Leadership in Practice: Peter Raven, Ph.D. of the Missouri Botanical Garden

Leadership in Practice

A Conversation with Peter Raven, Ph.D., President, Missouri Botanical Garden

Q: Can you give me a two minute synopsis of how you got to where you are now?

A: I was interested in biology from the time I was a little kid and I went to UCLA in graduate school for plant sciences. Then, I taught at Stanford University for 9 years in the department of biology. As that went along, I came to think that I would rather do something that was more diverse and interesting. So, I chose to move to this job at the Missouri Botanical Garden. I came here with relatively little administrative experience, but I grew into it over the years as the place grew. I picked up lots of things on the job. I had lots of good mentors from the business community in St. Louis, such as Tom K. Smith, Jr. who was head of our Board at that time, Howard Baer, Warren Shapleigh, and a number of others who gave me a lot of good practical suggestions and tips.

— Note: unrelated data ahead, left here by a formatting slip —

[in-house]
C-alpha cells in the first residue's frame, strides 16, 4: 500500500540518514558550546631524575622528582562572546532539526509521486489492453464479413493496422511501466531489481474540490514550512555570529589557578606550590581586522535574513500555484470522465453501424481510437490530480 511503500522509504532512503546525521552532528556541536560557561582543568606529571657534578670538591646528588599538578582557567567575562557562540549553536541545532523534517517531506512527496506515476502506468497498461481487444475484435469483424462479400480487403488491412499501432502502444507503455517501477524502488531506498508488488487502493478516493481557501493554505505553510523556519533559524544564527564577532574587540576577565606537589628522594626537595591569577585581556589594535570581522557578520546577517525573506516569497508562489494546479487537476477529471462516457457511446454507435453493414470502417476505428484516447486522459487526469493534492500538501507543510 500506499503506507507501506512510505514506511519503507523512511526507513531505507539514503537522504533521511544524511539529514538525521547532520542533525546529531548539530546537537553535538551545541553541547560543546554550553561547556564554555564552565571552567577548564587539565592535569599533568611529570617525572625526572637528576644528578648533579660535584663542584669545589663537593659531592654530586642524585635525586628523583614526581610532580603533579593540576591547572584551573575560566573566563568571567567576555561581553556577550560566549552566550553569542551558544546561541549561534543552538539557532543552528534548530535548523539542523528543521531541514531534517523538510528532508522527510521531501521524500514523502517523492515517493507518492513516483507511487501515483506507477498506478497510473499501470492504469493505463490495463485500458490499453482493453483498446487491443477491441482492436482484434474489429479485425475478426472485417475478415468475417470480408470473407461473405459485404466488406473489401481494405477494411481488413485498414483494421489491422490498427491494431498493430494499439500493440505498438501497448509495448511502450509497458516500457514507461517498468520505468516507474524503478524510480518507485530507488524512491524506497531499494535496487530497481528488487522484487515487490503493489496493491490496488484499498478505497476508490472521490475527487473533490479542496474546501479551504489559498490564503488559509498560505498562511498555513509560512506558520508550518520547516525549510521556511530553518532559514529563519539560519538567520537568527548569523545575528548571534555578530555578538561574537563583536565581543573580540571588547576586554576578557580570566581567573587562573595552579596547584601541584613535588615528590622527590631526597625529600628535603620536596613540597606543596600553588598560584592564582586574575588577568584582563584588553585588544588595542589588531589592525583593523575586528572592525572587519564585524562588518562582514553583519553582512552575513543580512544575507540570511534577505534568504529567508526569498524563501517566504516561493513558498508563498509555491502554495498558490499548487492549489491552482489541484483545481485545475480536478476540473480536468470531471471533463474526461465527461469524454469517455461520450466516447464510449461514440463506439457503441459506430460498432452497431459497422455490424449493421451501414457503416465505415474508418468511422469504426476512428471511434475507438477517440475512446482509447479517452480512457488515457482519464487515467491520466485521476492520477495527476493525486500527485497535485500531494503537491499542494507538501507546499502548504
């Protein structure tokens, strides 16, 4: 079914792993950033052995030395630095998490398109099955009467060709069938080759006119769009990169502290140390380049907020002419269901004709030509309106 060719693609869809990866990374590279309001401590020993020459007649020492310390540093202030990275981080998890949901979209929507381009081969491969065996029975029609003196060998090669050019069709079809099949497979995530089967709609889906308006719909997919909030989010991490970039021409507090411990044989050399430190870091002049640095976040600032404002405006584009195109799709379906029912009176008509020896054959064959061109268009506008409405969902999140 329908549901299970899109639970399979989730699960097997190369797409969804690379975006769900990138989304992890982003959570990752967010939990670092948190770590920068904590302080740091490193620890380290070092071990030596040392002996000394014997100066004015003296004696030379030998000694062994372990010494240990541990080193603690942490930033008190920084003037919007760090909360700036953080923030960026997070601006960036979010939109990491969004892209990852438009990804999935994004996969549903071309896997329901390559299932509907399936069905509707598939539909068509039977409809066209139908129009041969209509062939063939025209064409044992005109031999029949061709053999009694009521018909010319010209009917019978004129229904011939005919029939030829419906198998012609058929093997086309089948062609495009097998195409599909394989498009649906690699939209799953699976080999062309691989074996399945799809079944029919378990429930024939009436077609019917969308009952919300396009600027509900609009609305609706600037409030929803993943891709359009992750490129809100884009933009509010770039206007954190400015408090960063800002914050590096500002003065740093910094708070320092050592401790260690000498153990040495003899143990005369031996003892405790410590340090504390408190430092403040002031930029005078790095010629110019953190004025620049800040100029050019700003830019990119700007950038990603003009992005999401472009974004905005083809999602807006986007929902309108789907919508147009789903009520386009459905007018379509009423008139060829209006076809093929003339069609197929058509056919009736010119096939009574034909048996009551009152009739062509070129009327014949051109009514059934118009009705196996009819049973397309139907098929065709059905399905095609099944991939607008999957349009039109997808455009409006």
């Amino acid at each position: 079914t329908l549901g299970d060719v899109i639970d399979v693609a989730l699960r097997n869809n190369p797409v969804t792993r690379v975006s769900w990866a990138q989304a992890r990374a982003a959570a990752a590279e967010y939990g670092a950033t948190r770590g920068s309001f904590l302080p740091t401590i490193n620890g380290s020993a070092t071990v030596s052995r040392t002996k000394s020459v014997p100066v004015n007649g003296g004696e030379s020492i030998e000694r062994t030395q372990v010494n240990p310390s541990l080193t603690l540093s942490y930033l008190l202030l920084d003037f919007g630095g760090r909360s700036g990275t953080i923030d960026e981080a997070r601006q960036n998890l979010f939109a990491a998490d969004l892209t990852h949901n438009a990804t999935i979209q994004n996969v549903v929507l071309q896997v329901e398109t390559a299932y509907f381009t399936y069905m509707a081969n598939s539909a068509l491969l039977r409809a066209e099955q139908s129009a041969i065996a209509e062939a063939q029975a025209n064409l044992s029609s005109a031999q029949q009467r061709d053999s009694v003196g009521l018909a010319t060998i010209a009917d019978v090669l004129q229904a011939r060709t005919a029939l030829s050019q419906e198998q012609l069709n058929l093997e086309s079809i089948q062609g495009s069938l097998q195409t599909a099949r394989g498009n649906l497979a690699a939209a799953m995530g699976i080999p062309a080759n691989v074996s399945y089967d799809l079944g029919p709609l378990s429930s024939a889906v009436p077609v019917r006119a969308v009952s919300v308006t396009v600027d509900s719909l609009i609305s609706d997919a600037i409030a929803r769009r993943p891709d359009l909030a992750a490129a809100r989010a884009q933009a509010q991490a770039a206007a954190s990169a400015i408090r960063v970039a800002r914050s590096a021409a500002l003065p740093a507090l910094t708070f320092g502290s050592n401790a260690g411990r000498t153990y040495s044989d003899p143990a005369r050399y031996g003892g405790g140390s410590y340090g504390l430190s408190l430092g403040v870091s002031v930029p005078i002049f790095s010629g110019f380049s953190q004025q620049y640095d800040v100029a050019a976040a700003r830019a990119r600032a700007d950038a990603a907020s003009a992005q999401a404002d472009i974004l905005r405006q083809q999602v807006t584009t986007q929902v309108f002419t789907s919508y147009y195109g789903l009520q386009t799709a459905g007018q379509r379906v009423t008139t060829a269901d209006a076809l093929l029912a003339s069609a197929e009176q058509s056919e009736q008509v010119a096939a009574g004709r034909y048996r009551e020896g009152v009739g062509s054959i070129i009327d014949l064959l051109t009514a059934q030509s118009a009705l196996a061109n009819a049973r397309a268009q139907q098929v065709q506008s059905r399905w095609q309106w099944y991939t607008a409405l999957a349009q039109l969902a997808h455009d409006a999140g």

Q: You mentioned a few of your business mentors. Were there also mentors in the nonprofit world?

A: I had little experience in botanical gardens before I came here. I started out visiting other gardens and seeing what they were up to and got a lot of good points that way. Locally in the not-for-profit world, Peter Pasterreich, who was the executive director of the Symphony when I arrived here, was a very fine director and very fine student of the not for profit world. He was an excellent mentor for me. Michael Newton, who was executive director of the Arts and Education Council, was also a good mentor and a kind person. I was introduced very favorably and in a very welcoming way to the not-for-profit world in St. Louis.

Q: How have you seen your leadership style grow and change over the years?